I have way too many series of posts going at the same time. I finally killed off the A-Z composers thread, now it's time to kill another.
In my work for a certain Christian magazine which I shall not name, I and my co-workers have had to do some interesting things with art and imagery. Sometimes the results turned out a little funny. This is why one co-worker and I got a lot of laughs out of the phrases "kissy-face Luther" and "hair-replacement Jesus." And I can't imagine what could possibly top Photoshopping the Pope's head onto a surfer's body. (Amazingly, none of these masterpieces were ever published.) But now and then these odd assignments take an inspiring turn, and for me one such occasion involved a search for images of Cain and Abel. Here are some more of the paintings I found...
Here are a pair of tempera panels by Bertram of Minden. The first one depicts Cain and Abel making their offerings. God appears to be leaning decidedly toward Abel's offering, stretching down for a good sniff. In the second panel, Cain lets Abel know how he feels about this, using a club for emphasis. Abel looks very defenseless and even submissive, but that couldn't have been a happy moment for him. Perhaps the message of this diptych is: God's true worshipers can expect the violent jealousy of others; but when struck, they turn the other cheek. If anyone ever asks how often to turn it, or how far, the answer is right here.
Another before-the-fact picture is this relief by Jacopo della Quercia, showing the brothers burning their offerings on the same altar! Abel seems pretty caught up in his devotions, an opportunity Cain seems likely to exploit for nobody's good. Cain has his eye on little brother, definitely not the right angle to be looking during worship. But look above the altar; the flames from Cain's sacrifice seem reluctant to rise toward God, or perhaps God is smothering them with his hand. The message: be careful what you focus on when you come before God in worship.
Siegfried Detler Bendixen crafted this hand-colored lithograph of the two brothers. Once again, Cain is clearly directing his attention toward his brother's more successful sacrifice rather than God. His own altar isn't even aflame. He looks put out. Envious. He seems to be deciding whether a left hook or a karate chop will be quicker. I'm curious about the scallop shell on the ground, under the walking stick that may, in the end, be Cain's weapon of choice. Is this some kind of baptismal symbol? Nevertheless the message seems to be: "Is your eye evil because God is good?"
A little farther before the fact, here is James Tissot's depiction of Cain leading Abel to his death. Abel is just a kid! Another sweet, delicate, consumptive type, being dragged alive to his own grave by the brutish hand of his brother. It is a grim and savage scene, and you sympathize for the child whose life is about to end. In a way, this scene does the best job of depicting the tragedy of one brother slaying the other. Message: murder is a monstrous thing.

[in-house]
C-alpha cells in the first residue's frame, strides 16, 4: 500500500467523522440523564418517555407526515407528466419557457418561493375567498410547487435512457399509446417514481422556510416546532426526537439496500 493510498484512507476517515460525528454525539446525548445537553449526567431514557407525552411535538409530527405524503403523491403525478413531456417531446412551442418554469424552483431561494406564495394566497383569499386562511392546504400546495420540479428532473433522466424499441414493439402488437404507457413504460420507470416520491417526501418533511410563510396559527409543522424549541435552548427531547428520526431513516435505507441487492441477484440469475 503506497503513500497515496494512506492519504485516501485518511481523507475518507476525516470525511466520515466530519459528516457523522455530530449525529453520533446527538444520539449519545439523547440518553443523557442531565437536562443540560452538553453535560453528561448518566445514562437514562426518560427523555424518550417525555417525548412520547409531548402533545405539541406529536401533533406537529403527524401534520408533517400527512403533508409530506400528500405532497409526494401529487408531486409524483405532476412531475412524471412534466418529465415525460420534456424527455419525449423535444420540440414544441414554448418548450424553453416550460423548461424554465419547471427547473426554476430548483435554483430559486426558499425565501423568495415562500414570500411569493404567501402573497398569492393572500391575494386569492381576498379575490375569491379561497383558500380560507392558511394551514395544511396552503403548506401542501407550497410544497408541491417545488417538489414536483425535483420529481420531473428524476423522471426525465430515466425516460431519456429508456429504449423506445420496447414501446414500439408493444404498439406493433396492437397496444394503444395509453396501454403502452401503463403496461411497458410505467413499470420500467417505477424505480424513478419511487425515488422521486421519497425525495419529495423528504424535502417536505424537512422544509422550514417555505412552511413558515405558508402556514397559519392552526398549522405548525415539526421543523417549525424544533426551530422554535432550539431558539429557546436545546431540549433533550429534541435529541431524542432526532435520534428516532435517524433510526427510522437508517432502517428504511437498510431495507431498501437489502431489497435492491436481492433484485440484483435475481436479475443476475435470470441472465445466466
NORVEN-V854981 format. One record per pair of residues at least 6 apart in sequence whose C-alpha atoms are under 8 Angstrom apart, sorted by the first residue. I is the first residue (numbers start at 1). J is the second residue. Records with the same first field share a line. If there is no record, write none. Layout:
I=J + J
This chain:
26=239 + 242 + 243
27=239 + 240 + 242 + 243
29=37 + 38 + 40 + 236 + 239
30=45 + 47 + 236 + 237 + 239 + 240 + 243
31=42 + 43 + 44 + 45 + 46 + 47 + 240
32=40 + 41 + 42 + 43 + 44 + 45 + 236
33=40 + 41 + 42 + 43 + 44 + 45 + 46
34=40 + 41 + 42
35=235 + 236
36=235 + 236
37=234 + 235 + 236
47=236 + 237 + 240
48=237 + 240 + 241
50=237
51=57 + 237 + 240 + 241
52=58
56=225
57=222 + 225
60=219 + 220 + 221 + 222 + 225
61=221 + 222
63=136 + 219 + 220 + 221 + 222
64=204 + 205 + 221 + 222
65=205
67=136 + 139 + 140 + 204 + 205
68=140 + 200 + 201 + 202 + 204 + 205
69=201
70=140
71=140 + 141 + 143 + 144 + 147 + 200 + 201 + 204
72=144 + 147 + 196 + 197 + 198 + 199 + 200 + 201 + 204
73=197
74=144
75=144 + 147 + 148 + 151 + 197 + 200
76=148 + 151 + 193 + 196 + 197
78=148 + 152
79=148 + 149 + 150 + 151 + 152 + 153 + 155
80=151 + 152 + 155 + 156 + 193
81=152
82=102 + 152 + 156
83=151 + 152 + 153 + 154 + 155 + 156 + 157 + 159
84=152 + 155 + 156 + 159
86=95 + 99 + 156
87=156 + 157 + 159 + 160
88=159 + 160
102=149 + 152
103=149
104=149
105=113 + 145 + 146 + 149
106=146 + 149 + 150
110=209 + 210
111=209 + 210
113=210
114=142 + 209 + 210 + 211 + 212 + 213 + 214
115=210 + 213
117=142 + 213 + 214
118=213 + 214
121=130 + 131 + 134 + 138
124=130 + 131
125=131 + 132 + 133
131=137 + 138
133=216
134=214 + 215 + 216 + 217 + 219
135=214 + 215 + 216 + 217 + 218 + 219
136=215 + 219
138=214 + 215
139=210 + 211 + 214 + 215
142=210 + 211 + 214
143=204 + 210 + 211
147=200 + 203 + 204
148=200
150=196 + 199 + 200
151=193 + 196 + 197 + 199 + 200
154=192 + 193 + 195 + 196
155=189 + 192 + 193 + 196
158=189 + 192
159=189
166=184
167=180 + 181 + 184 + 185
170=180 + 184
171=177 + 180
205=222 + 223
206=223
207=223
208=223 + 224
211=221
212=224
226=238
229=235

Go back even further before the crime. Here is Frans Pourbus the Elder's depiction of Adam and Eve with their young'uns. What cute babies they were together; such a pity one ended up murdering the other. And look, they had a cat, a dog, a monkey, and a goat in the household. Is that a cow in the distance? Message: evil can be done by nice, ordinary, well-brought up folks who had a happy home life.
Here is an idyllic 19th-century scene of the young couple, Adam and Eve, with their two cherubic sons. This time, instead of pets, the family has an interest in picking flowers. Somehow or other this picture is the one that hits me with the message: destructive envy can even find a foothold in a family that, between them, owns the whole world!
Some Flemish master did this more panoramic view of the Adam family's early years. They already have several children. Adam is working the ground by the sweat of his brow, Eve is making babies, and the boys (unless I mistake) are playing tag in the distance. And hey, feast your eyes on the unicorn! Message: being cast out of Eden may not have seemed so tough, at first. But just wait...
There are still other pictures showing the family life of the younger Adam and Eve and their small children, some of them with improbable details such Eve spinning wool on a spindle, the whole family wearing 16th-century garb, etc. For example, look at this picture by Domenico Fetti.
Here is one last picture of the young family that I found quite interesting; I'm not sure what to make of it. It is Charles Napier Kennedy's depiction of "Cain's first crime." I don't know enough about this painting to be able to say whether Cain's crime was feeding a lizard to a bird, or being upset that his brother was getting all the attention; that depends on which child is which, I suppose. This story isn't familiar to me. My Bible must be missing that chapter.
Next time I'll actually show some pictures of Cain murdering Abel. Brace yourself.